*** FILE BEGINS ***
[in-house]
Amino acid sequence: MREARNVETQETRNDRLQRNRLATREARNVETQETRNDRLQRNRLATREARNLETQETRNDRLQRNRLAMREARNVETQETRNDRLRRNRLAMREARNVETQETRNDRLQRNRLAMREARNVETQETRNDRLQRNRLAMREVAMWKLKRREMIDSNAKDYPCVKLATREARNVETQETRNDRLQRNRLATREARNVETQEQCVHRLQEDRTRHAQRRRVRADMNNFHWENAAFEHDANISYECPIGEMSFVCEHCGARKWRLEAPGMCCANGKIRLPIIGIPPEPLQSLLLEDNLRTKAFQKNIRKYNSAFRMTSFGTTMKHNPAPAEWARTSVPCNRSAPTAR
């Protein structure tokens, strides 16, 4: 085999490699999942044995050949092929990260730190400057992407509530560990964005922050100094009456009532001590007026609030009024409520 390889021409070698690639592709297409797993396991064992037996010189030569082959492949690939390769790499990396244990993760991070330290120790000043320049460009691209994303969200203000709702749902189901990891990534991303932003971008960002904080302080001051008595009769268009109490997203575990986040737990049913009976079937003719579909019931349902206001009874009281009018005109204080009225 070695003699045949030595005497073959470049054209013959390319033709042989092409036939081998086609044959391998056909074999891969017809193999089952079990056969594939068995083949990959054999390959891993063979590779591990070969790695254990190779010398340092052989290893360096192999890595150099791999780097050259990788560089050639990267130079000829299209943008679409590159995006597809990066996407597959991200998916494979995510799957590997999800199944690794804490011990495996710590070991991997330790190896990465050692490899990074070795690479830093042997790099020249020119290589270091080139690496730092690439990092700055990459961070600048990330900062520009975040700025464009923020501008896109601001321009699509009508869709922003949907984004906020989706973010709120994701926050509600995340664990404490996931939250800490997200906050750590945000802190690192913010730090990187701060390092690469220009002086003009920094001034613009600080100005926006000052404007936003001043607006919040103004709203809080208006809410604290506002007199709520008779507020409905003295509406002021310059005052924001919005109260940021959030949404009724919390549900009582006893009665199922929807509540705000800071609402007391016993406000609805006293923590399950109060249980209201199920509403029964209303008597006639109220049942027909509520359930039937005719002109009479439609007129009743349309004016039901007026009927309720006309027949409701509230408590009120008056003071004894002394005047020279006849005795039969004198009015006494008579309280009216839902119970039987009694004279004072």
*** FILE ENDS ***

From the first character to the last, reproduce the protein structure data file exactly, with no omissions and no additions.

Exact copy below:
[in-house]
Amino acid sequence: MREARNVETQETRNDRLQRNRLATREARNVETQETRNDRLQRNRLATREARNLETQETRNDRLQRNRLAMREARNVETQETRNDRLRRNRLAMREARNVETQETRNDRLQRNRLAMREARNVETQETRNDRLQRNRLAMREVAMWKLKRREMIDSNAKDYPCVKLATREARNVETQETRNDRLQRNRLATREARNVETQEQCVHRLQEDRTRHAQRRRVRADMNNFHWENAAFEHDANISYECPIGEMSFVCEHCGARKWRLEAPGMCCANGKIRLPIIGIPPEPLQSLLLEDNLRTKAFQKNIRKYNSAFRMTSFGTTMKHNPAPAEWARTSVPCNRSAPTAR
């Protein structure tokens, strides 16, 4: 085999490699999942044995050949092929990260730190400057992407509530560990964005922050100094009456009532001590007026609030009024409520 390889021409070698690639592709297409797993396991064992037996010189030569082959492949690939390769790499990396244990993760991070330290120790000043320049460009691209994303969200203000709702749902189901990891990534991303932003971008960002904080302080001051008595009769268009109490997203575990986040737990049913009976079937003719579909019931349902206001009874009281009018005109204080009225 070695003699045949030595005497073959470049054209013959390319033709042989092409036939081998086609044959391998056909074999891969017809193999089952079990056969594939068995083949990959054999390959891993063979590779591990070969790695254990190779010398340092052989290893360096192999890595150099791999780097050259990788560089050639990267130079000829299209943008679409590159995006597809990066996407597959991200998916494979995510799957590997999800199944690794804490011990495996710590070991991997330790190896990465050692490899990074070795690479830093042997790099020249020119290589270091080139690496730092690439990092700055990459961070600048990330900062520009975040700025464009923020501008896109601001321009699509009508869709922003949907984004906020989706973010709120994701926050509600995340664990404490996931939250800490997200906050750590945000802190690192913010730090990187701060390092690469220009002086003009920094001034613009600080100005926006000052404007936003001043607006919040103004709203809080208006809410604290506002007199709520008779507020409905003295509406002021310059005052924001919005109260940021959030949404009724919390549900009582006893009665199922929807509540705000800071609402007391016993406000609805006293923590399950109060249980209201199920509403029964209303008597006639109220049942027909509520359930039937005719002109009479439609007129009743349309004016039901007026009927309720006309027949409701509230408590009120008056003071004894002394005047020279006849005795039969004198009015006494008579309280009216839902119970039987009694004279004072």